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‘Stay Alive’: The Mute Psychological Film on Depression Releases on July 25

Depression is neither seen nor heard, it is just felt with silent cries

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Stay Alive
STAY Alive Film Poster
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– by Naina Mishra

Chandigarh, July 25, 2017: ‘Stay Alive’, the mute psychological movie starring Shweta Sharma as the protagonist is all set to be released today. The eight-minute long mute film will highlight the traumatic effects of a depressive person. Needless to say, depression is a sensitive issue which needs an awareness.

Shweta Sharma is the lead actress in the movie Stay Alive

Shweta Sharma told Newsgram, “I am very optimistic about the response from the audience. It will connect with them psychologically. Although it is eight minutes film, every minute of it accentuates the afflictions of depression”.

The actress has done street plays for social message financed by the world bank. She has also been an active member of NGO “Aashrey”.

ALSO READ: ‘Stay Alive’ – This Heart Wrenching Silent Film on Depression Speaks Volumes! 

Newsgram is the official media partner with “STAY ALIVE” directed by Amit Chauhan Film Co. The film has also been selected for Singapore International Film Festival, Lexus short films, and Downturn Urban Arts Films Festival.

Amit Chauhan is also working on the pre production of Hindi feature film titled as “Hell Kite”.

Depression is neither seen nor heard, it is just felt with silent cries. Not just that, in the recent times, it has become more of an epidemic. This is also the main reason why Amit Chauhan chose to display depression without the use of words. Because in reality, depression cannot be described in words.

-by Naina Mishra of Newsgram. Twitter @Nainamishr94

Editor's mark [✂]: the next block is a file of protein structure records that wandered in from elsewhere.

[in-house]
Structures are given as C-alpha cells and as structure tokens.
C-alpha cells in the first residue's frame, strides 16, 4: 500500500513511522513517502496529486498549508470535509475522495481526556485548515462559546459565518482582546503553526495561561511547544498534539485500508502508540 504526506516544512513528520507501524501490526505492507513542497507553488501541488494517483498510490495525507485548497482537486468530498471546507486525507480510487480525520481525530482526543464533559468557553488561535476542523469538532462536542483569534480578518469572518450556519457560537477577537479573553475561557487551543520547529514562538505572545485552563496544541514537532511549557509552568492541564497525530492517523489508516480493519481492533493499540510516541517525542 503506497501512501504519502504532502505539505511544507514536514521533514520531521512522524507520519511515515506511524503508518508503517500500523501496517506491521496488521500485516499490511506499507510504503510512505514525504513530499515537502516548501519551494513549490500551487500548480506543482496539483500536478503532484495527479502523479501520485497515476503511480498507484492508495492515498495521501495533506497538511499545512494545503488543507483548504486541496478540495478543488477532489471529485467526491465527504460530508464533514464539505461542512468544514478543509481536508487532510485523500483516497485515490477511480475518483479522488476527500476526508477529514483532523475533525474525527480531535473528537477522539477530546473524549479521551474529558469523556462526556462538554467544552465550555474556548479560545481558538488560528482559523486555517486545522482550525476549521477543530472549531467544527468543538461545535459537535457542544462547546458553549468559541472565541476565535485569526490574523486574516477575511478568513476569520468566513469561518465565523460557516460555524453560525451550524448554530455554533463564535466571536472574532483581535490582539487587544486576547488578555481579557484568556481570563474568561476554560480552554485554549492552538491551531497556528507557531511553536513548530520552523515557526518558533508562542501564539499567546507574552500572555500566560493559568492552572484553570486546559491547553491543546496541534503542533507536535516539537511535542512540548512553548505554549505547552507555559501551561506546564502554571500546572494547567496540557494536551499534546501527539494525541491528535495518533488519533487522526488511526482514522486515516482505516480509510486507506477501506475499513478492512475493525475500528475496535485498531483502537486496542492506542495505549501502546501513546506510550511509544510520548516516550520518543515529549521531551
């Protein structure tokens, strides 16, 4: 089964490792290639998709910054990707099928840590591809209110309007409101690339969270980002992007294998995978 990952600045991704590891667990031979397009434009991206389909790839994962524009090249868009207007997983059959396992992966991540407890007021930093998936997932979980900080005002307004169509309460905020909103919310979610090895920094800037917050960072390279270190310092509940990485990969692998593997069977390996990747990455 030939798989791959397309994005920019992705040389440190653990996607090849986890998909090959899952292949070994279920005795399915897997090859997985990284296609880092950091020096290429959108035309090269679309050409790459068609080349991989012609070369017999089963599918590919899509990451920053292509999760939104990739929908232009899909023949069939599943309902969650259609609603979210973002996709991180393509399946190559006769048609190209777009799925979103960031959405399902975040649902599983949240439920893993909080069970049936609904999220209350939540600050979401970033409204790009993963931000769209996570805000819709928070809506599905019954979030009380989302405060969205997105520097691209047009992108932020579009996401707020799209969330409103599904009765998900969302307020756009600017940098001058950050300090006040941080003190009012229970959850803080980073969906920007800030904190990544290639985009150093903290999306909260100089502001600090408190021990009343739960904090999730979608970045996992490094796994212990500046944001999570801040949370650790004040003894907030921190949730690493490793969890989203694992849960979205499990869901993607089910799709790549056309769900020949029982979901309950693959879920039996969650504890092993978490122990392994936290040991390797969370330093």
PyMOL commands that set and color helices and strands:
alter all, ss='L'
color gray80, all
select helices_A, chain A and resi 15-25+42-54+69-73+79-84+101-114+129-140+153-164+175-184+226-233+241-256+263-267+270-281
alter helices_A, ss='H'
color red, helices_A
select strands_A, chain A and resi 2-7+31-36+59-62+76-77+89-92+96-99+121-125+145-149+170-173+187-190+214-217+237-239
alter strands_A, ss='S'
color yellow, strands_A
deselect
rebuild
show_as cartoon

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Are bullied kids prone to suicidal behaviour?

Children who experienced severe peer victimisation were more than twice as likely to report depression or low moods at age 15, and three times more likely to report anxiety

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Victimization in early school days leads to anxiety. Pixabay
Victimization in early school days leads to anxiety. Pixabay
  • Children face most severe levels of victimization from the beginning of their schooling.
  • These kids develop significant symptoms of suicidal behaviour and anxiety.
  • Even after the victimization ends, it affects still pertains.

A study found that children who face bullying can be at a risk of developing mental health issues, suicidal thoughts and anxiety in their years. For the study, the team looked at 1,363 children who were followed until the age of 15 years.

About 59 percent of participants had experienced some peer victimisation in the first years of elementary school, although it generally declined as the children grew older.

“Our findings showed a general tendency, in about 15 percent of the children, of being exposed to the most severe levels of victimisation from the beginning of their education until the transition to high school,” said Marie-Claude Geoffroy, from the McGill University in Canada.

Also Read: Anxiety and depression genetic, says research

Even though victimization can end after school days, its affect still pertains. Pixabay
Even though victimization can end after school days, its affect still pertains. Pixabay

Findings

  • Children who experienced severe peer victimisation were more than twice as likely to report depression or low moods at age 15, and three times more likely to report anxiety.
  • This group of children were also 3.5 times more likely to report serious suicidal thoughts or attempt suicide.

“Those children were at greater risk of debilitating depressive/dysthymic symptoms or anxiety and of suicidality in adolescence than less severely victimised children, even after we accounted for a plethora of confounders assessed throughout childhood,” Geoffroy added.

Also read: List of 8 Food Items to Battle Depression and Anxiety

“Although peer victimisation starts to decrease by the end of childhood, individuals in the severe trajectory group were still being exposed to the highest level of victimisation in early adolescence,” Geoffroy noted.

Severe peer victimisation may contribute to the development of mental health problems in adolescence, thus, it is important to prevent victimisation early in the lifespan, the results suggest.

The study was published in journal CMAJ. (IANS)

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